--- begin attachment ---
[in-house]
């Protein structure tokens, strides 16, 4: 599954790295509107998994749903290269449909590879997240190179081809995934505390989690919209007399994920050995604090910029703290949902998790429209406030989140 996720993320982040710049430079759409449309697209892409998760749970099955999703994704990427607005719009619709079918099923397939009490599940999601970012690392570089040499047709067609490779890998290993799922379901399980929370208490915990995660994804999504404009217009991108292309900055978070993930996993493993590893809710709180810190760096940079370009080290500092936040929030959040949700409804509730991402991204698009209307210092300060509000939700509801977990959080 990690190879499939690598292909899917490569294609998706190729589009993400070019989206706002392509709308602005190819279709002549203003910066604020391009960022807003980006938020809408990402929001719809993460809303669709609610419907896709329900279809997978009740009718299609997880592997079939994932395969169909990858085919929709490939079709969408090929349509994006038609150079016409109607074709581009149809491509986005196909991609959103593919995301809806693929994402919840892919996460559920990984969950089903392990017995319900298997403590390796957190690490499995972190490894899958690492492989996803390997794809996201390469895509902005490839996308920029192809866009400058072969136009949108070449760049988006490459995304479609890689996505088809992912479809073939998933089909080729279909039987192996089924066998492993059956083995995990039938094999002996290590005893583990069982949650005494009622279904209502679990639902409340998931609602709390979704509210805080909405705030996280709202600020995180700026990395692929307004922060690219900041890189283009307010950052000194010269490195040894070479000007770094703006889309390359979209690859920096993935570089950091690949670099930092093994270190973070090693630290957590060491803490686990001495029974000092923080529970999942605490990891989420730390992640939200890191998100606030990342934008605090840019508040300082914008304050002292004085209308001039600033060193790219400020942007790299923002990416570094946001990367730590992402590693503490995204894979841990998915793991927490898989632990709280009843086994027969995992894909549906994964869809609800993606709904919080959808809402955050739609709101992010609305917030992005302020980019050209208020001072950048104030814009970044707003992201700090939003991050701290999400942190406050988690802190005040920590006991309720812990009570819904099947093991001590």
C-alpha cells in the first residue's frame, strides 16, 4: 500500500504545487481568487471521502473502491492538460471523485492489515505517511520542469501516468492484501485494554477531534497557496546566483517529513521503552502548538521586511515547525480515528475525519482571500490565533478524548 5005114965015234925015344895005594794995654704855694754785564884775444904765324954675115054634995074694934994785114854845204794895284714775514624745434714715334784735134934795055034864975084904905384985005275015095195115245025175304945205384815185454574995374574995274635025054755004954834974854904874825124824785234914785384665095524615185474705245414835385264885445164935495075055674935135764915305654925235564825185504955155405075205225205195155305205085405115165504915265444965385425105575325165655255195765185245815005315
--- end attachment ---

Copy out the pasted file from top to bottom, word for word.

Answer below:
[in-house]
């Protein structure tokens, strides 16, 4: 599954790295509107998994749903290269449909590879997240190179081809995934505390989690919209007399994920050995604090910029703290949902998790429209406030989140 996720993320982040710049430079759409449309697209892409998760749970099955999703994704990427607005719009619709079918099923397939009490599940999601970012690392570089040499047709067609490779890998290993799922379901399980929370208490915990995660994804999504404009217009991108292309900055978070993930996993493993590893809710709180810190760096940079370009080290500092936040929030959040949700409804509730991402991204698009209307210092300060509000939700509801977990959080 990690190879499939690598292909899917490569294609998706190729589009993400070019989206706002392509709308602005190819279709002549203003910066604020391009960022807003980006938020809408990402929001719809993460809303669709609610419907896709329900279809997978009740009718299609997880592997079939994932395969169909990858085919929709490939079709969408090929349509994006038609150079016409109607074709581009149809491509986005196909991609959103593919995301809806693929994402919840892919996460559920990984969950089903392990017995319900298997403590390796957190690490499995972190490894899958690492492989996803390997794809996201390469895509902005490839996308920029192809866009400058072969136009949108070449760049988006490459995304479609890689996505088809992912479809073939998933089909080729279909039987192996089924066998492993059956083995995990039938094999002996290590005893583990069982949650005494009622279904209502679990639902409340998931609602709390979704509210805080909405705030996280709202600020995180700026990395692929307004922060690219900041890189283009307010950052000194010269490195040894070479000007770094703006889309390359979209690859920096993935570089950091690949670099930092093994270190973070090693630290957590060491803490686990001495029974000092923080529970999942605490990891989420730390992640939200890191998100606030990342934008605090840019508040300082914008304050002292004085209308001039600033060193790219400020942007790299923002990416570094946001990367730590992402590693503490995204894979841990998915793991927490898989632990709280009843086994027969995992894909549906994964869809609800993606709904919080959808809402955050739609709101992010609305917030992005302020980019050209208020001072950048104030814009970044707003992201700090939003991050701290999400942190406050988690802190005040920590006991309720812990009570819904099947093991001590």
C-alpha cells in the first residue's frame, strides 16, 4: 500500500504545487481568487471521502473502491492538460471523485492489515505517511520542469501516468492484501485494554477531534497557496546566483517529513521503552502548538521586511515547525480515528475525519482571500490565533478524548 5005114965015234925015344895005594794995654704855694754785564884775444904765324954675115054634995074694934994785114854845204794895284714775514624745434714715334784735134934795055034864975084904905384985005275015095195115245025175304945205384815185454574995374574995274635025054755004954834974854904874825124824785234914785384665095524615185474705245414835385264885445164935495075055674935135764915305654925235564825185504955155405075205225205195155305205085405115165504915265444965385425105575325165655255195765185245815005315